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Draft day strategy: The WR-WR approach

When it comes to the first two rounds of a fantasy football draft, you can’t afford to be passive and “reach” for certain players. We have been preached to, time and time again, that running backs are “safe” picks and their consistency far supersedes any other position out there. The second closest would be quarterback due to their imprint on the game and our ability as fantasy players to gauge how much they will throw and the scheme that a team employs.

So why am I telling you that you should draft wide receivers back-to-back in 2011? Here are four factors that you should consider heading into this year’s fantasy draft:


Top-Tier Running Backs Raise Red Flags

When you look at the list of the top tier running backs, I’m a little scared to pencil any of these guys in to become the centerpiece of my team. By the top tier I mean the following players: Arian Foster, Adrian Peterson, Jamaal Charles, Chris Johnson, Ray Rice, Darren McFadden, Maurice Jones-Drew, Rashard Mendenhall, Michael Turner and Frank Gore. I will briefly mention main reasons why they might fail to produce at the position you drafted them in.

Arian Foster
Is he a
one-year wonder? Coach Gary Kubiak’s indecisiveness and Ben Tate factors into his repeat-production this season.

Adrian Peterson
As sure-fire as anyone on this list and is dominant as ever, but question marks in terms of balance in the passing game.

Jamaal Charles
Those who owned him last year were frustrated by his number of touches. Will the coaching staff continue to preserve this playmaker by limiting his touches?

Chris Johnson
Unless they sign a veteran quarterback you can’t be comfortable with defenses keying in on him; happy retirement Kerry Collins.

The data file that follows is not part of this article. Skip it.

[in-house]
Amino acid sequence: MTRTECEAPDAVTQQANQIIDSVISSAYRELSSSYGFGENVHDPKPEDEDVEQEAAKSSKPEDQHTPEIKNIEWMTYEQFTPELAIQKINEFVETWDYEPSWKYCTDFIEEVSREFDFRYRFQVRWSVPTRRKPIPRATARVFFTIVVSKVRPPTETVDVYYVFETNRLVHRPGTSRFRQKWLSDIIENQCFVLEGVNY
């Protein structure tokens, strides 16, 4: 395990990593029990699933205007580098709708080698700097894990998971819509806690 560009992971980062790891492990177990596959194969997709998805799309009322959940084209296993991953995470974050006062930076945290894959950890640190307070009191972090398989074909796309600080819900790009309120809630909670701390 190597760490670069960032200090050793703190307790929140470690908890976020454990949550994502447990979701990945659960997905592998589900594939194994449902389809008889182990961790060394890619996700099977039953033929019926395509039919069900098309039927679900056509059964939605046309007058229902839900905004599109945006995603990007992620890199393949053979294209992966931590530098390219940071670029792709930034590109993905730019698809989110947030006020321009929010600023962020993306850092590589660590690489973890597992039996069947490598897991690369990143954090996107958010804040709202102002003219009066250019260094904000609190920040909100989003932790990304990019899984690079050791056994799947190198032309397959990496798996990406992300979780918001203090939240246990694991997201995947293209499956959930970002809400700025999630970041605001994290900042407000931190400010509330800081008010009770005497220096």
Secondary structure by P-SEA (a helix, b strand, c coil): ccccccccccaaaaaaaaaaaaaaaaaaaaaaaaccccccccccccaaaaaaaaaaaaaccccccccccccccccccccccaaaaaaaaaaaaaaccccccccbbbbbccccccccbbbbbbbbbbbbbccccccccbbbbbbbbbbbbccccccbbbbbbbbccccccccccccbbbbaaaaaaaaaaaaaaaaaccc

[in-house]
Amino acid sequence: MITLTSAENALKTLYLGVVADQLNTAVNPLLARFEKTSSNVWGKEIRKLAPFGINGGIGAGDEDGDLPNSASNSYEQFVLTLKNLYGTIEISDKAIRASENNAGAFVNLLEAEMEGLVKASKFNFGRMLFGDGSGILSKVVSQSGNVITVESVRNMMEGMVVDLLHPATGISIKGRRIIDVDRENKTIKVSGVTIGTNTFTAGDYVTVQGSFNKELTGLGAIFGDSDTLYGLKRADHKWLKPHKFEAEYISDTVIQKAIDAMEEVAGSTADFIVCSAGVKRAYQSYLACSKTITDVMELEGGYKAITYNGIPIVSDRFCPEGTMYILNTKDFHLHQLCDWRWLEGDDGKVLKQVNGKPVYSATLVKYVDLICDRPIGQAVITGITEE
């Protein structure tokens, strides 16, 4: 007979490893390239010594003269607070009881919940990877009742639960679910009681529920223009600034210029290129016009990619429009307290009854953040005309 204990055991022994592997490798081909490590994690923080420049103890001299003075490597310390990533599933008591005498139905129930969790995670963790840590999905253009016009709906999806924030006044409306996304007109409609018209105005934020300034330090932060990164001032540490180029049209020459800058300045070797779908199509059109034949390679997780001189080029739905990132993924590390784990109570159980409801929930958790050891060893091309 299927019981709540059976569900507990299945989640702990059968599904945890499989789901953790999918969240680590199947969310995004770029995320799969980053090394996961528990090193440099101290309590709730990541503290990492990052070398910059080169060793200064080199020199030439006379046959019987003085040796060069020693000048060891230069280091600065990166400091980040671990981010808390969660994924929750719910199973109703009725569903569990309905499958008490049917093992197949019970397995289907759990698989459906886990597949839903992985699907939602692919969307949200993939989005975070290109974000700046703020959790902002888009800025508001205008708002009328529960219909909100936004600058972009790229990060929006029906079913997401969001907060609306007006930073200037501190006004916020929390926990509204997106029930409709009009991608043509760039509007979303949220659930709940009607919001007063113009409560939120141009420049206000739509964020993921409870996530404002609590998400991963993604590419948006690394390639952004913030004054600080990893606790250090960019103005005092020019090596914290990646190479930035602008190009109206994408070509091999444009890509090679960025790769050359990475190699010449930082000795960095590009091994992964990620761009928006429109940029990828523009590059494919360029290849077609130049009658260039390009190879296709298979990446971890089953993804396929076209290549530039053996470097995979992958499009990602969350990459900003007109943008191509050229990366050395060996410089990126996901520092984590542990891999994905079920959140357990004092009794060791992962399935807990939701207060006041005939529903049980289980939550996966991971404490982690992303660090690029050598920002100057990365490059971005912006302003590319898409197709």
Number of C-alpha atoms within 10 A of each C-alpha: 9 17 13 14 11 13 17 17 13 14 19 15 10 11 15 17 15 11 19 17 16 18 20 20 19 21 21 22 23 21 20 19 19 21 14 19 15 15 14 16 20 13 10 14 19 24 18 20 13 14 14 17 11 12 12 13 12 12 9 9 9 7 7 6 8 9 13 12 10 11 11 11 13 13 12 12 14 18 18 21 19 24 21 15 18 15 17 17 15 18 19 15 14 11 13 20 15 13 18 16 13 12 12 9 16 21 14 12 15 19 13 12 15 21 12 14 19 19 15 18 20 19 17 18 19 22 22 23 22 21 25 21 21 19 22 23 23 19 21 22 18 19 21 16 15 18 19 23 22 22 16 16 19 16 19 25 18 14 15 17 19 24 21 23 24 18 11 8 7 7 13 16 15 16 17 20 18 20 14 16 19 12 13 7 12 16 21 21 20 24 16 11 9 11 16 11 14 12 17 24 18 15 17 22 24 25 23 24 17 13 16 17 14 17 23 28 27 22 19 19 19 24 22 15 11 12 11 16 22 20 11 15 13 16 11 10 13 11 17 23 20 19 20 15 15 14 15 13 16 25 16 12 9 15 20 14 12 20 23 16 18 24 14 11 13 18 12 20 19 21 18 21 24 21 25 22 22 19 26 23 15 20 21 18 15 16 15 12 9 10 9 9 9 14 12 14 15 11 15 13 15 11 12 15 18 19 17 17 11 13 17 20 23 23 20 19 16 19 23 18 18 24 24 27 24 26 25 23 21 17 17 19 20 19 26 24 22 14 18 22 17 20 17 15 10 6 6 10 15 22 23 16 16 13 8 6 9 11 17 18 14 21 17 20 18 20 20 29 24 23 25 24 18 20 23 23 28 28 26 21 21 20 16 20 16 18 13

Ray Rice

The Willis McGahee factor and inconsistency in running the ball. Rice is a great dual-threat but he disappointed owners through inconsistencies last year.

Darren McFadden
Injury factor. Can he stay on the field? We loved him when he was healthy.

Maurice Jones-Drew

Does his injury scare anyone else besides me? Rashad Jennings might work in tandem to be a more evenly split running back by committee.

Rashard Mendenhall
S
pectacular to start the 2010 season without Ben Roethlisberger. Towards the end of the season we saw a lot of 80-100 rushing yards, zero- or one-touchdown games. He’s as bland as they come in that passing attack in Pittsburgh


Michael Turner


Wear and tear factor. Turner’s near the top of the list when it comes to the number of carries in the past three years and he suffered an injury that slowed him down last season. Going all in on Julio Jones in this year’s draft will mean more mouths to feed and a slight lean towards the pass.

Frank Gore
Injury concern and his team’s offensive ineptitude along with new coaching regime give Gore a ton of question marks.

Quarterback Position is Deep